MAKING THE TOP FOR A WOODEN COFFEE TABLE - Selecting & Preparing The Wood.

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Choosing & Preparing the Timber for a Wooden Coffee Table Top.

Traditionally timber used to be planked using the quarter sawn method. This meant that the planks to some degree all radiated outwards from the core of the trunk as opposed to the present through & through method where only the middle planks do.
If possible, it is best to choose planks that are quarter sawn, (look at the end of the plank, the grain lines should run roughly vertically). This not only reduces the risk of cupping, but maximises the figure (medullary rays) on your coffee table top.
One of the woods I use is English oak which is cut through & through, and I consequently usually have to sift through a whole stack of planks to select the central (quarter sawn) planks. (See figs 1 & 2 below.) If you cannot obtain quarter sawn timber you should use opposing grain directions on alternate planks, this allows any slight tendency to cup to be balanced out over the width of the coffee table instead of the whole top trying to bend in one direction. (See fig 3.)

drawing showing how timber shrinks

Once you have selected your timber cross cut the slabs of oak to 50mm longer than your finished coffee table top length, rip off the sapwood and splits to produce sawn planks, (I generally use between 175mm / 200mm wide), or if your timber is already planked simply cross cut them to 50mm longer than your required finished coffee table top size. Make sure that the total combined widths of your planks is about a minimum 100mm wider than the finished width of your table top, remember that you will loose width when you plane the edges of the boards and if any of them have bows in you may loose quite a lot.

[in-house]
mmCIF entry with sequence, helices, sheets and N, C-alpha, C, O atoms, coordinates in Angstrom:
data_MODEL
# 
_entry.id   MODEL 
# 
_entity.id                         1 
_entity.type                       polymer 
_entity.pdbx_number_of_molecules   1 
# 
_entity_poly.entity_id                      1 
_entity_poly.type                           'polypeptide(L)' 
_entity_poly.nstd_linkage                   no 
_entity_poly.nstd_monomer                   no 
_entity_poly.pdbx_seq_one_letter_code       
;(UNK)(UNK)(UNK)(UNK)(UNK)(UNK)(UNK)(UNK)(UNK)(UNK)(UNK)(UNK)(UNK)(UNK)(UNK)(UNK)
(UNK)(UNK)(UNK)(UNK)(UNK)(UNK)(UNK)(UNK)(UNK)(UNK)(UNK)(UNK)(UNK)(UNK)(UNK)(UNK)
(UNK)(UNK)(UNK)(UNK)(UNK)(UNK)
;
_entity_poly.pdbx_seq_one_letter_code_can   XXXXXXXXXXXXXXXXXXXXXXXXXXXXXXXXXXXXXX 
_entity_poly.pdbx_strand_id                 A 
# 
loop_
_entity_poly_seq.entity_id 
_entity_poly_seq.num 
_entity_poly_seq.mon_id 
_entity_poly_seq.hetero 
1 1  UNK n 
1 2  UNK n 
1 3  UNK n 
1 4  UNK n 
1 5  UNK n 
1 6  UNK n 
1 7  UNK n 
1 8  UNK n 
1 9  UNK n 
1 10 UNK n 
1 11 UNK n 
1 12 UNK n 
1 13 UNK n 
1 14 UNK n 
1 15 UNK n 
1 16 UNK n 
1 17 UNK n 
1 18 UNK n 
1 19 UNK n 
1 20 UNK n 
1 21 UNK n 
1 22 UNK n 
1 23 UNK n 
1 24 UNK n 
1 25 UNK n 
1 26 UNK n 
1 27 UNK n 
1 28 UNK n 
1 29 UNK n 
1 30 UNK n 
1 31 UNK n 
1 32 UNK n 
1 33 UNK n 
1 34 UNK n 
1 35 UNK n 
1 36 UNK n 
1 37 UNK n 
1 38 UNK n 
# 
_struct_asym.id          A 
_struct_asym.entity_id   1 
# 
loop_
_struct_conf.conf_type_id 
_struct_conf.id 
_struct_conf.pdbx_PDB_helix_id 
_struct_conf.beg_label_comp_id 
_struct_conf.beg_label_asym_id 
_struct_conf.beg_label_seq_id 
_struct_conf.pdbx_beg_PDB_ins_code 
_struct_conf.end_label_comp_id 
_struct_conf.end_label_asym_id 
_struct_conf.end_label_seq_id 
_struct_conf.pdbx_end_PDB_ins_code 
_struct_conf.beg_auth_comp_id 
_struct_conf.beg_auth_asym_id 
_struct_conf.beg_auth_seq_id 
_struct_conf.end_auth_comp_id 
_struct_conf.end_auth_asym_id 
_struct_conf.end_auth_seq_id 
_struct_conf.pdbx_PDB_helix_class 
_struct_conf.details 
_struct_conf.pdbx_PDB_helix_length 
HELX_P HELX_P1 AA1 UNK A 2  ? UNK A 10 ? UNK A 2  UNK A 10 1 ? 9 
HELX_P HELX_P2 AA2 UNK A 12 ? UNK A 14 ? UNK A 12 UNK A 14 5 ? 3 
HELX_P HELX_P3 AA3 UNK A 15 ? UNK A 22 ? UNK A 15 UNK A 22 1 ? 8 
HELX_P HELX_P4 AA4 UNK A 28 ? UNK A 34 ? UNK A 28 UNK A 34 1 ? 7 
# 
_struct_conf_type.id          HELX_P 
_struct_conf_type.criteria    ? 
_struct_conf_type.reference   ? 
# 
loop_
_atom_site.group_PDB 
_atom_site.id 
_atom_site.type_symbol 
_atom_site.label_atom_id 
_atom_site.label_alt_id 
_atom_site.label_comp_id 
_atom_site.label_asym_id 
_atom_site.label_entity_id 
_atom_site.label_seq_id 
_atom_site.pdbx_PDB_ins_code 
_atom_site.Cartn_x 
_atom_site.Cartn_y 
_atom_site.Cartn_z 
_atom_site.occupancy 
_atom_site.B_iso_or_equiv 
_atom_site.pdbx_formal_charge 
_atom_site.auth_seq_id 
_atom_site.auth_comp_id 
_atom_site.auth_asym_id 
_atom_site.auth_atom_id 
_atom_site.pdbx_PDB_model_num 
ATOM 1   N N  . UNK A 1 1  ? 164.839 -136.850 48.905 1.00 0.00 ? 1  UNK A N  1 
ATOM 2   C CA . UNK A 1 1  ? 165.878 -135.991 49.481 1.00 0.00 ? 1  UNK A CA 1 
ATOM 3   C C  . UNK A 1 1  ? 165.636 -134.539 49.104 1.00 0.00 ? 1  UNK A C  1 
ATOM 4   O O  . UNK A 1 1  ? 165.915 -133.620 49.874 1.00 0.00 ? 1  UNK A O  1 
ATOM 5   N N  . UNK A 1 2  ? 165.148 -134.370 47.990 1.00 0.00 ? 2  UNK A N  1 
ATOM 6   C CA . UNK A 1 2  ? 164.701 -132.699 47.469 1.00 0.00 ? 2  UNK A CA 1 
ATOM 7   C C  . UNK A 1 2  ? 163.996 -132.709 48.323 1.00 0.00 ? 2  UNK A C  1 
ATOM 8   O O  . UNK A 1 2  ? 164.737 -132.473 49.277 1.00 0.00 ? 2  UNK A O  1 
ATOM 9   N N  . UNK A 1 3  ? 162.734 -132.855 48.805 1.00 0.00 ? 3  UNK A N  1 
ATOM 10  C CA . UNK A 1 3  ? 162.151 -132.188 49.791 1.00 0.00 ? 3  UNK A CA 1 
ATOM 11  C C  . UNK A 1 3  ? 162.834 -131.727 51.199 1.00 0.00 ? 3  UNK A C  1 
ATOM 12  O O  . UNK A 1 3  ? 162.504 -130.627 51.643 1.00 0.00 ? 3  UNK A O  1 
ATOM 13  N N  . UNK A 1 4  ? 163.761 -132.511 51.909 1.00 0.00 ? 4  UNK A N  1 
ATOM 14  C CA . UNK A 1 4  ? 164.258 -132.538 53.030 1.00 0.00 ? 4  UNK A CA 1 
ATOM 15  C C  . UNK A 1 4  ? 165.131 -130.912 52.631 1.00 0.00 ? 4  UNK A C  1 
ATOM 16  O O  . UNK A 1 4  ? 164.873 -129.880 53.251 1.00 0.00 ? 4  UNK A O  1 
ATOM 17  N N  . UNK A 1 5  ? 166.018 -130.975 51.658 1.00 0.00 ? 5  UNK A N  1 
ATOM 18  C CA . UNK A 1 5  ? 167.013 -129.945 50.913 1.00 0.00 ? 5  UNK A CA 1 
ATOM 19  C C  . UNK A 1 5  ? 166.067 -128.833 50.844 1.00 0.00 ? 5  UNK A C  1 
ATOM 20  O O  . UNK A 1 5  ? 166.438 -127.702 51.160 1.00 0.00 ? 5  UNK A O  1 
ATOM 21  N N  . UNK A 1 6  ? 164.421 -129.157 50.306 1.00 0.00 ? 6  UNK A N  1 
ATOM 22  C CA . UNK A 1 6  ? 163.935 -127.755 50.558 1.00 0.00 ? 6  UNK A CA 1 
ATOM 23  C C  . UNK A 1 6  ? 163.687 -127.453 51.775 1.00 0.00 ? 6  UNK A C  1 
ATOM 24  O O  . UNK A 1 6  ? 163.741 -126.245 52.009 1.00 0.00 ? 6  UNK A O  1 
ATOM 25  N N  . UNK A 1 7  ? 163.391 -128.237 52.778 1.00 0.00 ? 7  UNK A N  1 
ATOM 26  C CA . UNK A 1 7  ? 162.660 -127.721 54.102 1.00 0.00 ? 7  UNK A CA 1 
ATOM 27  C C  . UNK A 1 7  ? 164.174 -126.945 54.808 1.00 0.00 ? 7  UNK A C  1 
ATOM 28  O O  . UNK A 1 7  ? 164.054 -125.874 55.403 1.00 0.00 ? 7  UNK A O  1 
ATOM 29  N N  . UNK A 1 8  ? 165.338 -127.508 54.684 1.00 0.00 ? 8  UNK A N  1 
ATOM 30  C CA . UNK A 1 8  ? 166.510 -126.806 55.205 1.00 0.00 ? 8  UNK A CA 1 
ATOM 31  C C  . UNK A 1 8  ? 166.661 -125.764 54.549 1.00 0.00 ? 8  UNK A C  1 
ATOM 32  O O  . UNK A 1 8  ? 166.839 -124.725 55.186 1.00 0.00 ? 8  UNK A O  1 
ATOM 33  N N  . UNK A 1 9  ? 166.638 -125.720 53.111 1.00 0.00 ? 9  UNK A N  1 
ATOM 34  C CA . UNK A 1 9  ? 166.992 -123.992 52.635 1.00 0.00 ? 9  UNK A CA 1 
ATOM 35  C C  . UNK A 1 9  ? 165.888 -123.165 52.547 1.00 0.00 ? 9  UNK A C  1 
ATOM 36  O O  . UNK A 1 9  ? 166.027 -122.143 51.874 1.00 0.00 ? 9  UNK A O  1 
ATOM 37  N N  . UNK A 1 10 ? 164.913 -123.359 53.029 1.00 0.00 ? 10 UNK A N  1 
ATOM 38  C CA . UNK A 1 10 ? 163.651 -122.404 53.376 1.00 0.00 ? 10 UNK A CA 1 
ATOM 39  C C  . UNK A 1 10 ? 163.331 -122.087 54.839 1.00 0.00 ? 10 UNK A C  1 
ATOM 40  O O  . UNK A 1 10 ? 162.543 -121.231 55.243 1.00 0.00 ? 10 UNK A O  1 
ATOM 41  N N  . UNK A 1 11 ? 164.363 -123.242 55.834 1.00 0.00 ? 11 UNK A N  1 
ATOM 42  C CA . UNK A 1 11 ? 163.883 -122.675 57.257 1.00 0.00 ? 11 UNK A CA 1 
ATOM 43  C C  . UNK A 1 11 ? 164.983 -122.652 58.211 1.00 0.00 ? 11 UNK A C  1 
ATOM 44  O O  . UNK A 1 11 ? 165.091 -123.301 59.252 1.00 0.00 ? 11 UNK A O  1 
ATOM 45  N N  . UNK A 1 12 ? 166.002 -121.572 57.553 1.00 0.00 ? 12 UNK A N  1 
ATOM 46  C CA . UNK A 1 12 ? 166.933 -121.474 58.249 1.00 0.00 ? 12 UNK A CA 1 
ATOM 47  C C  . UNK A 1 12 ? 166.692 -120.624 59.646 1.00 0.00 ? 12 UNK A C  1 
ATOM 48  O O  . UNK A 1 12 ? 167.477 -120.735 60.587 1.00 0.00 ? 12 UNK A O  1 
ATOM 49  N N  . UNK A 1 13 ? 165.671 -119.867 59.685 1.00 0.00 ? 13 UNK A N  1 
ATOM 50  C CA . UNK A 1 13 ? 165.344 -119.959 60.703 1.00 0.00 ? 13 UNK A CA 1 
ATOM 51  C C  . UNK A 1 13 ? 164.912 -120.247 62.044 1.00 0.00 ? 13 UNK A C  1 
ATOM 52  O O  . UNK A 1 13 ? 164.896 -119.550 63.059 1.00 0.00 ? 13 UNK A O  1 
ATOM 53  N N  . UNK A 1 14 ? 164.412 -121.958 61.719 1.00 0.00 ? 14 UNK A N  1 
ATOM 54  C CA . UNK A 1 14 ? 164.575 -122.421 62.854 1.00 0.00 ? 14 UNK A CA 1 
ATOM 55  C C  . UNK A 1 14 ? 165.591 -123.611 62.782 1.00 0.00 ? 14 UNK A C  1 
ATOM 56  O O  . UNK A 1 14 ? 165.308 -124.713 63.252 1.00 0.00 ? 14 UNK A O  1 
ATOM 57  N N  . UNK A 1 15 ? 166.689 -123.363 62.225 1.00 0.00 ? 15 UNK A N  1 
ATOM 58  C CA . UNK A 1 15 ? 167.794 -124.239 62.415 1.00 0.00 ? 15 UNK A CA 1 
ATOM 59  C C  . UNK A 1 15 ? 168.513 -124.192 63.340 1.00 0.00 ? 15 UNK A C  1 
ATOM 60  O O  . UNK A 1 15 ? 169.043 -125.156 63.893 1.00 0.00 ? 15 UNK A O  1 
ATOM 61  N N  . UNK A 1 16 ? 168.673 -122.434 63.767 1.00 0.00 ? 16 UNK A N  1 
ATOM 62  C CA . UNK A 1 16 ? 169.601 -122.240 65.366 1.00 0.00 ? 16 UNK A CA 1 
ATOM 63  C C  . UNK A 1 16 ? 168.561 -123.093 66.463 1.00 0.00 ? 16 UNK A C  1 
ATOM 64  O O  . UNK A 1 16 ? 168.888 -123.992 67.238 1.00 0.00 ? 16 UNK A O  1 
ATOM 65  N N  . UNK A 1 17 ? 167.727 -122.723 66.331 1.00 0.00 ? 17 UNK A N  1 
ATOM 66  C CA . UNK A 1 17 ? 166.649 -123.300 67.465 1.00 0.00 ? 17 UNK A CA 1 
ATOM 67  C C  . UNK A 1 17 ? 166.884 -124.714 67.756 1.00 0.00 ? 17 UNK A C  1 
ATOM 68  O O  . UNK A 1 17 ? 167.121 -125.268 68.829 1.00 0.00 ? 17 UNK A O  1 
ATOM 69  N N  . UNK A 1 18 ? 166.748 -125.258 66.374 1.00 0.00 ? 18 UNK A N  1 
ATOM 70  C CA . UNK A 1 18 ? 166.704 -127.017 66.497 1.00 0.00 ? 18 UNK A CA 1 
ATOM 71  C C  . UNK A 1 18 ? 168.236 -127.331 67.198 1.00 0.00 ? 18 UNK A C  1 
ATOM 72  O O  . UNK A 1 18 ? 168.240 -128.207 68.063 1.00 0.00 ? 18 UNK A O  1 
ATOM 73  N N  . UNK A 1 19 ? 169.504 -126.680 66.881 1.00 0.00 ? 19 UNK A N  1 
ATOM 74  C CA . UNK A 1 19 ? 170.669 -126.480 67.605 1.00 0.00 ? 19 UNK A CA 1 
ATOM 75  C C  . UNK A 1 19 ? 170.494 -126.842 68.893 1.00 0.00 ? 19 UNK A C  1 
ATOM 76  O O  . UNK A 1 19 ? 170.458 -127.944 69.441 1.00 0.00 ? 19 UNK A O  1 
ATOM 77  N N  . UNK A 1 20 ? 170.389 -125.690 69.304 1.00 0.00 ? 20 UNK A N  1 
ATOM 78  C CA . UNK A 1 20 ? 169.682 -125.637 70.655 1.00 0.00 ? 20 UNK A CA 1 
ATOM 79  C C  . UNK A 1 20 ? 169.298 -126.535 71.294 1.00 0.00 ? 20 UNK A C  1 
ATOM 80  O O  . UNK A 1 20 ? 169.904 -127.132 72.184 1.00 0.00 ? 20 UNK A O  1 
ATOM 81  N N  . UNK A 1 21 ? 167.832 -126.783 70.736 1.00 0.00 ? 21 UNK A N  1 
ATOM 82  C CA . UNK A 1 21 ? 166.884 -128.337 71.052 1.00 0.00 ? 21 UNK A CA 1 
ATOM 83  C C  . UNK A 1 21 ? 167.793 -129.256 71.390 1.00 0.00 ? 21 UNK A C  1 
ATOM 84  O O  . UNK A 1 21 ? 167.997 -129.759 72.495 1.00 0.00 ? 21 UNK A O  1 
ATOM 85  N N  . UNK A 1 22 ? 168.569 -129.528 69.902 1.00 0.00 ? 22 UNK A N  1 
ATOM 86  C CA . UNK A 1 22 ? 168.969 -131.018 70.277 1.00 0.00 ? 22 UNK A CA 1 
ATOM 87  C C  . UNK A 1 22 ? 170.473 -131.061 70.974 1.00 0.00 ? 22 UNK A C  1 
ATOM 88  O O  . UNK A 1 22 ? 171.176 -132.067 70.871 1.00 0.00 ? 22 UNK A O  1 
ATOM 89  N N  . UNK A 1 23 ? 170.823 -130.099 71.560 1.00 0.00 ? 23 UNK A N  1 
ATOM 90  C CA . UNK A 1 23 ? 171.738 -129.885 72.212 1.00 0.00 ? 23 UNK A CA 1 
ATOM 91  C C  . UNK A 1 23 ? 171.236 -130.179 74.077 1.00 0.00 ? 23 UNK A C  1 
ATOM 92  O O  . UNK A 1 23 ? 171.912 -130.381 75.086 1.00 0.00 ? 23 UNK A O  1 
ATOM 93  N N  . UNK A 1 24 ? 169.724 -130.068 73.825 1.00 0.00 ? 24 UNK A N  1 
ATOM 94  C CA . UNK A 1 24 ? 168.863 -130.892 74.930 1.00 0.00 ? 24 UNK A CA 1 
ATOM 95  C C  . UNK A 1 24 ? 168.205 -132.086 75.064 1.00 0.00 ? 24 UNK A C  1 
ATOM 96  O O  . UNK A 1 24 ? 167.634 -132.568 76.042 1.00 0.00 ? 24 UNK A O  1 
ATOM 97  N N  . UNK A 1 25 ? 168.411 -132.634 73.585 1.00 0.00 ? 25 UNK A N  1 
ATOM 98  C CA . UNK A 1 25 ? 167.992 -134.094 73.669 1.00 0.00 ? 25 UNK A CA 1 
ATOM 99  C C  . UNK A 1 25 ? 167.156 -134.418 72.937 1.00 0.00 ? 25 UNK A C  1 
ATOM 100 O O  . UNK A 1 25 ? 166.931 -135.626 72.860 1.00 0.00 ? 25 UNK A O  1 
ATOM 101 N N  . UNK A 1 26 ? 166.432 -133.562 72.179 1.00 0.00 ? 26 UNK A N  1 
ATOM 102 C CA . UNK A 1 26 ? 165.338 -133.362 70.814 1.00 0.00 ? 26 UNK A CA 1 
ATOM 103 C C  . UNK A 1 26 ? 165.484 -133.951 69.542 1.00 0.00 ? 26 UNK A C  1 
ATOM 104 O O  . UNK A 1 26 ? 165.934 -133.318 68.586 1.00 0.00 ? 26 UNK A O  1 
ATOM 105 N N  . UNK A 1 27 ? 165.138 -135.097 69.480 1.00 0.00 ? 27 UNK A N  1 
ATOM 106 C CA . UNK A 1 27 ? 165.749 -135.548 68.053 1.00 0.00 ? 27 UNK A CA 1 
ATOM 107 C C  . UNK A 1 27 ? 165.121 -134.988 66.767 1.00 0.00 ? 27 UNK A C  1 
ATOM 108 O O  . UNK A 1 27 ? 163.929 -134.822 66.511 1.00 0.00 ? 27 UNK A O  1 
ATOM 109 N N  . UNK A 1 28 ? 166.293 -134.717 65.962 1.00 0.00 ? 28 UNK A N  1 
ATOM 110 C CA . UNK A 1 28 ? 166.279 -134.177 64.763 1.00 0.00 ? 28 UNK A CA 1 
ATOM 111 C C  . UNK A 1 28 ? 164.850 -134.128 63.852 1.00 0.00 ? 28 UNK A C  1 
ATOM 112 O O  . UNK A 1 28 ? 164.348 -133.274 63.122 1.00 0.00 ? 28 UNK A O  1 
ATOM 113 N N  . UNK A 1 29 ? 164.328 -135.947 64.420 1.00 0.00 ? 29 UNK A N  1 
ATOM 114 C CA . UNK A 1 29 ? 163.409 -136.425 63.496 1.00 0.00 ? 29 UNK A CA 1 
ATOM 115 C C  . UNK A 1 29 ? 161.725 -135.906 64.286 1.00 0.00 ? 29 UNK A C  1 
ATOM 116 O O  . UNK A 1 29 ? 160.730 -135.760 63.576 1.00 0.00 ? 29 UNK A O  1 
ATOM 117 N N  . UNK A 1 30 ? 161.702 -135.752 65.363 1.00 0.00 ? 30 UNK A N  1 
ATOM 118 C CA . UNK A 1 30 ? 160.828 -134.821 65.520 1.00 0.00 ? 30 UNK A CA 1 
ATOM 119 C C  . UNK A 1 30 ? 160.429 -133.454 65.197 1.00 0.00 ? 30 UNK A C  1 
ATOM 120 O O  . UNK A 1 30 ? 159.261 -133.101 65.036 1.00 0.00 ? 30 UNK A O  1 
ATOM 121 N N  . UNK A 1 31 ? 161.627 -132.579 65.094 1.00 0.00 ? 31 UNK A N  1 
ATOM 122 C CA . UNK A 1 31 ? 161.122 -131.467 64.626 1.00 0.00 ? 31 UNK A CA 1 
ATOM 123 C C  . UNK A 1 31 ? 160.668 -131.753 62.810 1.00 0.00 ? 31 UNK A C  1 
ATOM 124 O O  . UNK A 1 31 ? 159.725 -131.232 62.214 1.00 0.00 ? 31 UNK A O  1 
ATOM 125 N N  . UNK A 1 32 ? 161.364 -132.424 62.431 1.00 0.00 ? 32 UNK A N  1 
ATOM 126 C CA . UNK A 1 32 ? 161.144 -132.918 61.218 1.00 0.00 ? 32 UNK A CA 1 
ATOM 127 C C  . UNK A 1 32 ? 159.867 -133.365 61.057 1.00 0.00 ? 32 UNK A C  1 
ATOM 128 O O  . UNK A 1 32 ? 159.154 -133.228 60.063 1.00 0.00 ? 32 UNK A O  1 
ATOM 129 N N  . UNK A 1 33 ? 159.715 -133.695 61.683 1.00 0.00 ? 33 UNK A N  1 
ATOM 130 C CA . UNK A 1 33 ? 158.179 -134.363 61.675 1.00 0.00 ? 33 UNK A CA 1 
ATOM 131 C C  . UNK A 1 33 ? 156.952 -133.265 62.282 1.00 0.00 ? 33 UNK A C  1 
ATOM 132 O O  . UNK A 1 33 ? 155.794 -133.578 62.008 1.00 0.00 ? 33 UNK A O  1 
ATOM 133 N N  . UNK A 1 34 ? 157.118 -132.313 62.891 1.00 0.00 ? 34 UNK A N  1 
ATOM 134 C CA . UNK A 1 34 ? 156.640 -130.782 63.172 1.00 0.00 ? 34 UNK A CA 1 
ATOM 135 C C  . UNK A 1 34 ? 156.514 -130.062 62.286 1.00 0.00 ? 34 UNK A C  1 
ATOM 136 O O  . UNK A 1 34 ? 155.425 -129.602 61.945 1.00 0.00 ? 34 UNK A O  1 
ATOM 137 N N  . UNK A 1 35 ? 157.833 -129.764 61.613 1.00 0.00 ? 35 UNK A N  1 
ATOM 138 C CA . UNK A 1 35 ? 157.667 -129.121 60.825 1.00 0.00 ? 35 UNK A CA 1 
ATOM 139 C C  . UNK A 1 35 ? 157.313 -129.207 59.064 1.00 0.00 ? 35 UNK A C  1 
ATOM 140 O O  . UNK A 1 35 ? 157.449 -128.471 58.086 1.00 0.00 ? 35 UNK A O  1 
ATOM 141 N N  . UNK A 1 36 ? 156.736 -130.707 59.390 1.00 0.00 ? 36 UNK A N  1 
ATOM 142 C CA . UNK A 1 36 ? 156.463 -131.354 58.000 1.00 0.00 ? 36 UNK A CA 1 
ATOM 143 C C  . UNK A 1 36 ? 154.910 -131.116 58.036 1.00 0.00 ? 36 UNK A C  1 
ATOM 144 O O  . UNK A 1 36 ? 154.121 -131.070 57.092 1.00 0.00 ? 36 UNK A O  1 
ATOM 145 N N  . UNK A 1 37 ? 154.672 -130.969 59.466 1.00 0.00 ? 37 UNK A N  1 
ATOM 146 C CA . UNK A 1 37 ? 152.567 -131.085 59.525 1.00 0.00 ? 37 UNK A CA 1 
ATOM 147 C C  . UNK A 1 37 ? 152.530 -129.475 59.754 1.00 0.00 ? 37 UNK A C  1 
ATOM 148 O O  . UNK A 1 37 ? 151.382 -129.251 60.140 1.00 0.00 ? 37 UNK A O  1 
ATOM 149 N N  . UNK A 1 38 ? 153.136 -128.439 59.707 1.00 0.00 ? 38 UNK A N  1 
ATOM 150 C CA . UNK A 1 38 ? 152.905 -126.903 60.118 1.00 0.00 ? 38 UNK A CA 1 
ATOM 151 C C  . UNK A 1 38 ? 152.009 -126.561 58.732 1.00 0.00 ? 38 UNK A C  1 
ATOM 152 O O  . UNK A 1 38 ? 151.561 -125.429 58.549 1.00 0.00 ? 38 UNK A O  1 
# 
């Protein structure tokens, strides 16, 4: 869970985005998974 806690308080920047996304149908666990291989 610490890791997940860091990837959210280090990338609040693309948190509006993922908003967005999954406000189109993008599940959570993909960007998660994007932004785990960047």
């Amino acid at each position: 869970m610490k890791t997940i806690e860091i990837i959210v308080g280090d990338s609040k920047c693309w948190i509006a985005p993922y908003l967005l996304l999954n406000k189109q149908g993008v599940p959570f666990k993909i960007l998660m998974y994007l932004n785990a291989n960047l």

Now plane the faces and edges of the boards on a planer thicknesser, if you find any board with wind (twist) in it discard it and cut yourself a new board, if you attempt to plane out the wind you will loose a lot of your required thickness.
Lay the boards out on a flat surface edge to edge. If you are using quarter sawn boards you will be able to select all the best faces to be upmost, otherwise you will have to lay them out as in fig 3 which may mean some of the planks having best face down.

drawing showing the effects of unstraight joints

Mark the top face of each board and number the planks so you know which go next to each other. Look at how well the board edges fit to each other and replane the edges of any that need it with the infeed table set for shallow cut, making sure that your fence is set at exactly 90 degrees to the outfeed table. Check each plank with a square to make sure the face & edges are at 90 degrees.

If your planer is properly set up, you should be able to get a perfectly straight joint between each board which is the ideal situation.
Some cabinet makers advocate planing a very slight inward bow on each plank so that when the table top is cramped up the ends are under positive inwards pressure. This helps to avoid splitting which is most likely at the ends. (see fig 4).

The one thing you must avoid is an outward bow on the planks, leaving a slight gap at the ends. Although you may be able to close this through cramping it will be constantly under pressure to spring apart and will cause the ends of the planks to split - the grain is weaker at the ends, having been cut, and not being continuous which it is in the middle of length of the top. (see fig 5).

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